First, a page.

Republican Glenn Youngkin sworn in as Virginia’s new governor

by Alex Caldwell

Republican Glenn Youngkin was sworn in as Virginia’s 74th governor on Saturday at the Virginia State Capitol in Richmond.

Youngkin is the first Republican governor of the state in nearly a decade.

“We celebrate the sound of freedom,” Youngkin opened in his inaugural address as crowds chanted, “USA, USA, USA.”

Gov. Youngkin pressed his support of parental rights in schools, a key aspect of his campaign last fall.

He urged that parents should have a say in their child’s education because “parents have a fundamental right to make decisions with regard to their child’s upbringing, education, and care.”

“Parents should have a say in what is taught in schools,” Youngkin told the large crowd. “To parents, I say we respect you, and we will empower you in the education of your children.”

Shortly after his address, the governor signed nine executive orders and two directives, banning critical race theory in public schools, eliminating vaccine mandates for state employees, cutting job-killing regulations by 25 percent, and launching an investigation into the alleged sexual assault coverups and wrong doings by school boards in Loudoun County.

He also plans to lift mask mandates in schools.

Republicans Winsome Sears and Jason Miyares also made history as they took the oath of office. Sears is the first black female to become the state’s lieutenant governor, and Miyares is the first latino elected to statewide office.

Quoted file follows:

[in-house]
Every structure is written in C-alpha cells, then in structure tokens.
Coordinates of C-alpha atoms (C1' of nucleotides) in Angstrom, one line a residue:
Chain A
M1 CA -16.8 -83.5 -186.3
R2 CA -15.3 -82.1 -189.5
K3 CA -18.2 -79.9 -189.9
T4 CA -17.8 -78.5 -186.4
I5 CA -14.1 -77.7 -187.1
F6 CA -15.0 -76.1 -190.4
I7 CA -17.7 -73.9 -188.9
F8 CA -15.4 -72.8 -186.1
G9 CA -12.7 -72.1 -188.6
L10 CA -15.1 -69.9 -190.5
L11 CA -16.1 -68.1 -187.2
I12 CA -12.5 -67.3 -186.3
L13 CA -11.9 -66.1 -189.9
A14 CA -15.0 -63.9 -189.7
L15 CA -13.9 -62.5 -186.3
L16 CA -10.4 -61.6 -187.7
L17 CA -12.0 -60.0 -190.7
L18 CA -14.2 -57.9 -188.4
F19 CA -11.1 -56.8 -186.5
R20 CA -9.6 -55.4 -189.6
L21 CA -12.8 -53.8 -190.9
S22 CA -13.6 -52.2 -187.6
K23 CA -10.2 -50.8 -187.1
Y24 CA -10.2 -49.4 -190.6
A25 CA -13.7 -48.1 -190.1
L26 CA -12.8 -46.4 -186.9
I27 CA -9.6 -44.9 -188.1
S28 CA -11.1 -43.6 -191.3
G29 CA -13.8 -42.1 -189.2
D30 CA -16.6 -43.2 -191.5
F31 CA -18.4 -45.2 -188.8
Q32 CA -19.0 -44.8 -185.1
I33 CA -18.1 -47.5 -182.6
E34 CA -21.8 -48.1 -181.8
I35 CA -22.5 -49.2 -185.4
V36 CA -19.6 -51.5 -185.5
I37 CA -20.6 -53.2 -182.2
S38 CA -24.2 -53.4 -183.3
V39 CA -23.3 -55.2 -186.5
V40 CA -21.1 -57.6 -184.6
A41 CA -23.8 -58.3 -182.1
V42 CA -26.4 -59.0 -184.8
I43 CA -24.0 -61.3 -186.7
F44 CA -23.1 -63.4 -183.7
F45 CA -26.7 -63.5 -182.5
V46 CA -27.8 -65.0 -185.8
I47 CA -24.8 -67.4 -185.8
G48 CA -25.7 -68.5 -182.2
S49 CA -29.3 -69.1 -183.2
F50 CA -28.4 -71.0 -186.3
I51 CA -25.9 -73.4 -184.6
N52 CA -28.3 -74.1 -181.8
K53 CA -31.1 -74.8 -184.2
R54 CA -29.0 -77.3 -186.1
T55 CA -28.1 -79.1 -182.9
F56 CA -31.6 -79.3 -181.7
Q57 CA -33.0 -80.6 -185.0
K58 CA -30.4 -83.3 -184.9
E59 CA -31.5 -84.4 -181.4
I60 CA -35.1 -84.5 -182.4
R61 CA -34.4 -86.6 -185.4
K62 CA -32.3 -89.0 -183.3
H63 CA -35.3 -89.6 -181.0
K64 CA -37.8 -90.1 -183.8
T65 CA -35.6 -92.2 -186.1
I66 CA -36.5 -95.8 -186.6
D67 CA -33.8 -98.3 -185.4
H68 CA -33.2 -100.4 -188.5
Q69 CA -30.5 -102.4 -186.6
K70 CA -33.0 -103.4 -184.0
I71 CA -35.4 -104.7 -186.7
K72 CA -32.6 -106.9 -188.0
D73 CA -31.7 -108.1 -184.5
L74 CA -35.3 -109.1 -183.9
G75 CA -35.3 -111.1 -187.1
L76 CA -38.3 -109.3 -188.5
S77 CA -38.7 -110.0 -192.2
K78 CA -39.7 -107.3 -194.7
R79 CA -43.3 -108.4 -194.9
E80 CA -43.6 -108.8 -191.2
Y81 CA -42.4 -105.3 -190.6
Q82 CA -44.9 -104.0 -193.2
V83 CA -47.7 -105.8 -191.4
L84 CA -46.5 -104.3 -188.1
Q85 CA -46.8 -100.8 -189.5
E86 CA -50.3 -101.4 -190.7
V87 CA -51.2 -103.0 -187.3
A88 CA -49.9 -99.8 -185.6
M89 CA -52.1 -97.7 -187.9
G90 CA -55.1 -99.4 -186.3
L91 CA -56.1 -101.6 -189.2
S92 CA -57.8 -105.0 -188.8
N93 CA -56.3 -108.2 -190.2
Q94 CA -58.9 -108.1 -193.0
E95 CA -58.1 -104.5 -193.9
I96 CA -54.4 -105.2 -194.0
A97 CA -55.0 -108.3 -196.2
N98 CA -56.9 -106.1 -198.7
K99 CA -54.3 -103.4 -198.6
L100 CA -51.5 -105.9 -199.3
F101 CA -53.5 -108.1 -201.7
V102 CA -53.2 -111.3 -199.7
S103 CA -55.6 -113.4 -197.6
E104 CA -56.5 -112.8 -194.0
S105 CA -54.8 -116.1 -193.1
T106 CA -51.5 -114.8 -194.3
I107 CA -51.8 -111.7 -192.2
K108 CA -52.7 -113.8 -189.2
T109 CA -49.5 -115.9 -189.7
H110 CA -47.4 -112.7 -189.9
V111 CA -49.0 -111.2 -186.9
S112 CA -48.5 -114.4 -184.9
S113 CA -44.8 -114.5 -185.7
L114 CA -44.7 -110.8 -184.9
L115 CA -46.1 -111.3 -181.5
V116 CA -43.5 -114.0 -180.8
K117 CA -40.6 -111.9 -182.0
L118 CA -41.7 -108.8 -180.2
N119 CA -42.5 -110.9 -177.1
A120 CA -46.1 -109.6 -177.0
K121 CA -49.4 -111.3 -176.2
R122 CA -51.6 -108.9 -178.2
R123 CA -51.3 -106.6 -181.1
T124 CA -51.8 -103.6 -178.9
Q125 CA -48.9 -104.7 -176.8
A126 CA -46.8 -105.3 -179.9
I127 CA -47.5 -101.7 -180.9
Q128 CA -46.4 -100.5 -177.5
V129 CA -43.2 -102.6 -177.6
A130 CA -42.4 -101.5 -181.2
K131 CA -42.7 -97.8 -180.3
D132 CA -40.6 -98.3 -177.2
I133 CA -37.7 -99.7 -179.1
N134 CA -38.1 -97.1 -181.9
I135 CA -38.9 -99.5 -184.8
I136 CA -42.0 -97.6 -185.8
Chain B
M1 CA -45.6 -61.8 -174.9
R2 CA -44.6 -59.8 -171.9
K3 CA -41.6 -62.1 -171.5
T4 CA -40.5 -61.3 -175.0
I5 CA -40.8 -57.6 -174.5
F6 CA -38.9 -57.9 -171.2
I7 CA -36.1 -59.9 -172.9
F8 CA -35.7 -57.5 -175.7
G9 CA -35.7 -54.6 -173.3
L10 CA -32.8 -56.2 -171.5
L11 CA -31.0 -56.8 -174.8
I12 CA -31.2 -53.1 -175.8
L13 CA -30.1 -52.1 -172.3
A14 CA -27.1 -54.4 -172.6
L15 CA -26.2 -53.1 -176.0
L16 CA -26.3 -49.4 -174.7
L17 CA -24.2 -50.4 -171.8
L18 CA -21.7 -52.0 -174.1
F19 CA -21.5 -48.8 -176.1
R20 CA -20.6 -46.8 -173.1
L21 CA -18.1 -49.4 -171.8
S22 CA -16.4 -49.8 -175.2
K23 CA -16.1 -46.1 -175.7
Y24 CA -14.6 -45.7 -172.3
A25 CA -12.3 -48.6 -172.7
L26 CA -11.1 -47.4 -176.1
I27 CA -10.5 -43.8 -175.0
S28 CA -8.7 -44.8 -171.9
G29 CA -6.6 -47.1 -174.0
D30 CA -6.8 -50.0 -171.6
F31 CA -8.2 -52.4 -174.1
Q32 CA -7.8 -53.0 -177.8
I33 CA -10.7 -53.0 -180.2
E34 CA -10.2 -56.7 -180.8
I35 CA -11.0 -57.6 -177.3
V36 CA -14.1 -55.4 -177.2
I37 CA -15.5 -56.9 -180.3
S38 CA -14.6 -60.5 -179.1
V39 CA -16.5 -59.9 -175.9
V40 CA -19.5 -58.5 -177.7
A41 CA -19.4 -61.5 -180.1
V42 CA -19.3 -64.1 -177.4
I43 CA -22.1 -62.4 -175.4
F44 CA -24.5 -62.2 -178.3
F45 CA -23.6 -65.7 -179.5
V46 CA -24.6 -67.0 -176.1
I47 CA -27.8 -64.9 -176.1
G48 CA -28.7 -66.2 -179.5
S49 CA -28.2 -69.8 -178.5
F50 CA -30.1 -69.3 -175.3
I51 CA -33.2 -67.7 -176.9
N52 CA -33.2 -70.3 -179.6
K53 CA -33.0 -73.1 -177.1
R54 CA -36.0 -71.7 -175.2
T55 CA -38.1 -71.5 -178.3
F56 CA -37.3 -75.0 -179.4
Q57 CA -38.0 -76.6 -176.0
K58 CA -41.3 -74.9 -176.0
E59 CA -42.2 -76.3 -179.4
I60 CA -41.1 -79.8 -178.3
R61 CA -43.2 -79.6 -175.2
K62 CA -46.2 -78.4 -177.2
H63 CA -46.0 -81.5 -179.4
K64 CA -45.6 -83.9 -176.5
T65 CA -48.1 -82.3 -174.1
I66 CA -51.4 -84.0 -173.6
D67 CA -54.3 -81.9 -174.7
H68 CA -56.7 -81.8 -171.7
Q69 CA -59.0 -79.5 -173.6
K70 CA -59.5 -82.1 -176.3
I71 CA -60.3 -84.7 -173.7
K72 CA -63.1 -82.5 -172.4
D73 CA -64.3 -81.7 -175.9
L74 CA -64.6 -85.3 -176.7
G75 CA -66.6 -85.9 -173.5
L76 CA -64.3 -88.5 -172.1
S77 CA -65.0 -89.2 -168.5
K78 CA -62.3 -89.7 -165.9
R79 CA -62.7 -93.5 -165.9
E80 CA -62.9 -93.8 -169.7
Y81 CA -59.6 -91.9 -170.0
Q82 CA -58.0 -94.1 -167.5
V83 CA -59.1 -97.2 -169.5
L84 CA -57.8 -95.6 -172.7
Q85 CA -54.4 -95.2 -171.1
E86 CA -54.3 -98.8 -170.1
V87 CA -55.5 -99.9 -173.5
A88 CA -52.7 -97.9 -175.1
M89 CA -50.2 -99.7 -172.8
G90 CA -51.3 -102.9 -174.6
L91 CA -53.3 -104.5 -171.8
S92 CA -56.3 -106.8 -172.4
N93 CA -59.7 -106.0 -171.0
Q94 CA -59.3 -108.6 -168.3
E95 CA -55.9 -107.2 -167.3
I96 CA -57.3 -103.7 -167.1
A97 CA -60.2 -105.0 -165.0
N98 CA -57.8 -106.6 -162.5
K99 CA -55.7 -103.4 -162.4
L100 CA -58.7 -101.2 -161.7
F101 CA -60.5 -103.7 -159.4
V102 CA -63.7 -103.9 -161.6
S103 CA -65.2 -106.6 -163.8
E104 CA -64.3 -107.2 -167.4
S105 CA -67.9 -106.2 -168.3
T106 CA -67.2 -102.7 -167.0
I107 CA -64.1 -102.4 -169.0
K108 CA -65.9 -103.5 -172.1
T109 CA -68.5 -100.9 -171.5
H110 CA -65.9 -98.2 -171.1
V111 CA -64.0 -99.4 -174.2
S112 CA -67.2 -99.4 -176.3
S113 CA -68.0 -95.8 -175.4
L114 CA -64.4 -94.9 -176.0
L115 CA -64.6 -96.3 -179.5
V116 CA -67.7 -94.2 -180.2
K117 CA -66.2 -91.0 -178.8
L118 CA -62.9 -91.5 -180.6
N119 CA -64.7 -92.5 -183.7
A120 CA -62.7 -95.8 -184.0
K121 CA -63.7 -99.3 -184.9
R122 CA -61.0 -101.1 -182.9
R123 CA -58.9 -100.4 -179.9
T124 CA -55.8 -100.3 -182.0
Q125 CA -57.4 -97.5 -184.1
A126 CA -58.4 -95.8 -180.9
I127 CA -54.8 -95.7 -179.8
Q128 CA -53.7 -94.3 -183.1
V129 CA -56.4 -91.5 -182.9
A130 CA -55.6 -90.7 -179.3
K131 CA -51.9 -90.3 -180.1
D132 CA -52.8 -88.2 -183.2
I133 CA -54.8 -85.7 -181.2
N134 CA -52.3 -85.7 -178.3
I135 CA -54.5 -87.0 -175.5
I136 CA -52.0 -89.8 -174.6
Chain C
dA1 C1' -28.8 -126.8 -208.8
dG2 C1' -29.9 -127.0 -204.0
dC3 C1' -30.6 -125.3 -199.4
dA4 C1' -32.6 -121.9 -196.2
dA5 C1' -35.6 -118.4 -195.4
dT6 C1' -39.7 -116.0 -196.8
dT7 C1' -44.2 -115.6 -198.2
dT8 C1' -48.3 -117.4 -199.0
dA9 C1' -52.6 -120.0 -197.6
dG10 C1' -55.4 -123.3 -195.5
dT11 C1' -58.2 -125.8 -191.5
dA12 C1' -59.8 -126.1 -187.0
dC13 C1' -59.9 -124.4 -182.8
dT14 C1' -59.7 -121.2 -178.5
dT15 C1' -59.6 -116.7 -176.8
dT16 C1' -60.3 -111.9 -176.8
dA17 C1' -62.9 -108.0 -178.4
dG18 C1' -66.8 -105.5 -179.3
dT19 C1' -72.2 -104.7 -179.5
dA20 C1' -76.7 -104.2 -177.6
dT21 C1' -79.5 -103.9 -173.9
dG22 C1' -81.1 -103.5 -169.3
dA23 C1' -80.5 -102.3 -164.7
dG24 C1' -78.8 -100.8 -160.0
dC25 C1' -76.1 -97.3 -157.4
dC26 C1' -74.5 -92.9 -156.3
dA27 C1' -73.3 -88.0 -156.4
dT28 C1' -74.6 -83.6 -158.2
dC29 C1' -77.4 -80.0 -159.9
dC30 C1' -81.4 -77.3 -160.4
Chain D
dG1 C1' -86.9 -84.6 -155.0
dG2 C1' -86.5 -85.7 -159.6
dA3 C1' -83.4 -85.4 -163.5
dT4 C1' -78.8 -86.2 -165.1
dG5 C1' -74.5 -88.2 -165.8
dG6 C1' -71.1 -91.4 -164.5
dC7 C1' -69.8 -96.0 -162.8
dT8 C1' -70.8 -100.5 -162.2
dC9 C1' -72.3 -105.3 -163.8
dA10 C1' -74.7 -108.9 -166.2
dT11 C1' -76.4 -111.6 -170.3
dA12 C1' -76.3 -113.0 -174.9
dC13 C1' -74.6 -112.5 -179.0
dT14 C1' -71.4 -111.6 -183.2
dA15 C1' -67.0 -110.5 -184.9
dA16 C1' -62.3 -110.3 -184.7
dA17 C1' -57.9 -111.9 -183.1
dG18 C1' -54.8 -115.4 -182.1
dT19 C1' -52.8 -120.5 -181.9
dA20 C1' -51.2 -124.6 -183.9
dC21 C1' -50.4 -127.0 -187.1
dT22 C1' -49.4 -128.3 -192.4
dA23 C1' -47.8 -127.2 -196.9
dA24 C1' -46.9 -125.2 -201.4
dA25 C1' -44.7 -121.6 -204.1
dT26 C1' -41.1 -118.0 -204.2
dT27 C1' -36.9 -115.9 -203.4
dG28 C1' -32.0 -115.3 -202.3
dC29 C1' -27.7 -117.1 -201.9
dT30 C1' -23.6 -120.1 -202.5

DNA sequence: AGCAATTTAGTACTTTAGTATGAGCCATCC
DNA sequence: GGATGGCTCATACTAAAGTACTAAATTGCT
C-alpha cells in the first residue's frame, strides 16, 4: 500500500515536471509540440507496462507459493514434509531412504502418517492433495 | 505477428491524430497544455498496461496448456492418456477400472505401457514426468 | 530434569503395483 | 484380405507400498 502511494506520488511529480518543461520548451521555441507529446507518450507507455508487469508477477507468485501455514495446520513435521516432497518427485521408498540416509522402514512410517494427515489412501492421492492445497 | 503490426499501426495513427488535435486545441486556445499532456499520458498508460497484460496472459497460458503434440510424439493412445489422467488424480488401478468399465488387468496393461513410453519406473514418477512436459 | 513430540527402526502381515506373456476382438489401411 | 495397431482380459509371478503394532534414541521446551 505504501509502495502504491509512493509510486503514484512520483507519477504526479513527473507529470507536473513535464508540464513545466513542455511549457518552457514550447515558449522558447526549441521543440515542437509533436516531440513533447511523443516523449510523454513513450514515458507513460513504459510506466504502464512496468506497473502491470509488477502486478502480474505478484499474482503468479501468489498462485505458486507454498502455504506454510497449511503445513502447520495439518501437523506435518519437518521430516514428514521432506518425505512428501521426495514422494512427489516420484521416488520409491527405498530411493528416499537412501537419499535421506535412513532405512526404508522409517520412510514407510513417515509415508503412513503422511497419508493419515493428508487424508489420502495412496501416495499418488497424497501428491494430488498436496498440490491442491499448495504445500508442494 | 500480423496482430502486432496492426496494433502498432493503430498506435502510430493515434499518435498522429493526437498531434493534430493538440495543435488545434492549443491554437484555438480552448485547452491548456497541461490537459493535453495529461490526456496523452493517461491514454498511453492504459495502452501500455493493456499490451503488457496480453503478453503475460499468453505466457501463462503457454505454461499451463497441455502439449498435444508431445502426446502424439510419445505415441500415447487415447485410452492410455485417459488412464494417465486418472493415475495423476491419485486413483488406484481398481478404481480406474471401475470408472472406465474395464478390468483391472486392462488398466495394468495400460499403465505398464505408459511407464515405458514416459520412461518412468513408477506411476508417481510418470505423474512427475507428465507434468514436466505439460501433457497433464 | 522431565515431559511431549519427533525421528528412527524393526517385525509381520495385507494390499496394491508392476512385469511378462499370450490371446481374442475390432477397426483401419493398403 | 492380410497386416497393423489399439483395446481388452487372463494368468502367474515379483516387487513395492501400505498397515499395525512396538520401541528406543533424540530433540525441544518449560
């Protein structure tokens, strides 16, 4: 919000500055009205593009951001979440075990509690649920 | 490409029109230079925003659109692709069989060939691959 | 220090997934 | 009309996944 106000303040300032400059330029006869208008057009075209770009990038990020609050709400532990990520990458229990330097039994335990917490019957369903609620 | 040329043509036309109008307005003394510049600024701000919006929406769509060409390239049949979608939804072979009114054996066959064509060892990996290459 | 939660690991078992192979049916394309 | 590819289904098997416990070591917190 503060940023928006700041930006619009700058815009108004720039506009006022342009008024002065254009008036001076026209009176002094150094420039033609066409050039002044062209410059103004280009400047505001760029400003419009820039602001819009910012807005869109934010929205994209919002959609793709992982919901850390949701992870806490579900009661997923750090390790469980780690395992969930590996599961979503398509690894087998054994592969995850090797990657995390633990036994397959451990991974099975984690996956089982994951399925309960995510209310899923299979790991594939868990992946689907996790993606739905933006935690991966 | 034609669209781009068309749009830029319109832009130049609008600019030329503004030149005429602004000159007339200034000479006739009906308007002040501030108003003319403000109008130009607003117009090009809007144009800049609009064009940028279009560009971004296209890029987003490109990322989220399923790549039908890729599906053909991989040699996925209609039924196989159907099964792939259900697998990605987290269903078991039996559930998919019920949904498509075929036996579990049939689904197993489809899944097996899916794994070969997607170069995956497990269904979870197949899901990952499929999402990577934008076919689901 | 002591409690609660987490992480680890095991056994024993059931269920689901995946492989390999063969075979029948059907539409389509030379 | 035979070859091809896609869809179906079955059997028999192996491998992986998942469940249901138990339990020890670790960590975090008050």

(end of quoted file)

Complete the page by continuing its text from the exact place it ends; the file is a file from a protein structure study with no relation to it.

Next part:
Republicans also secured a crushing 60-40 majority in the Virginia House of Delegates.

Gov. Youngkin ascended to the governorship after delivering a shocking defeat to Democrat former Gov. Terry McAuliffe, who many expected to easily win and succeed outgoing Democrat Gov. Ralph Northam.

The Trump-endorsed Youngkin defeated McAuliffe by 63,000 votes (50.6 percent to 48.6 percent) in a state Joe Biden won by more than 10 points in 2020.

Education became one of the most important issues on the campaign trail, as Critical Race Theory (CRT) and explicit learning materials swept classrooms without the consent of parents.

As parents objected to schools teaching CRT and assigning sexually explicit readings to their children, the National School Board (NSB) sent a letter to Attorney General Merrick Garland asking him to go after and arrest these concerned parents, even referring to them as “domestic terrorists.”

As tensions ran high, McAuliffe proudly proclaimed at the second gubernatorial debate that he vetoed a bill as governor that would have required schools to tell parents about sexually explicit materials being assigned to their children.

“I’m not going to let parents come into schools and actually take books out and make their own decision,” said McAuliffe. “I don’t think parents should be telling schools what they should teach.”

Parents turned to Youngkin, who lambasted McAuliffe’s comments. Youngkin pledged to return parental rights to the classroom and give parents a say in what is taught. He also vowed to ban critical race theory from the school system.

McAuliffe, who tied himself to Biden and Kamala Harris, lost handily to Youngkin, which many viewed as a referendum on the Biden administration that grows increasingly more unpopular each day. Biden’s RealClearPolitics approval rating, which was 43 percent on Virginia’s Election Day, was 41 percent on Friday.

Youngkin is the 28th Republican governor of Virginia. He will surely be a strong advocate against federal overreach, especially in regard to backpedaling Covid-19 restrictions and CRT.

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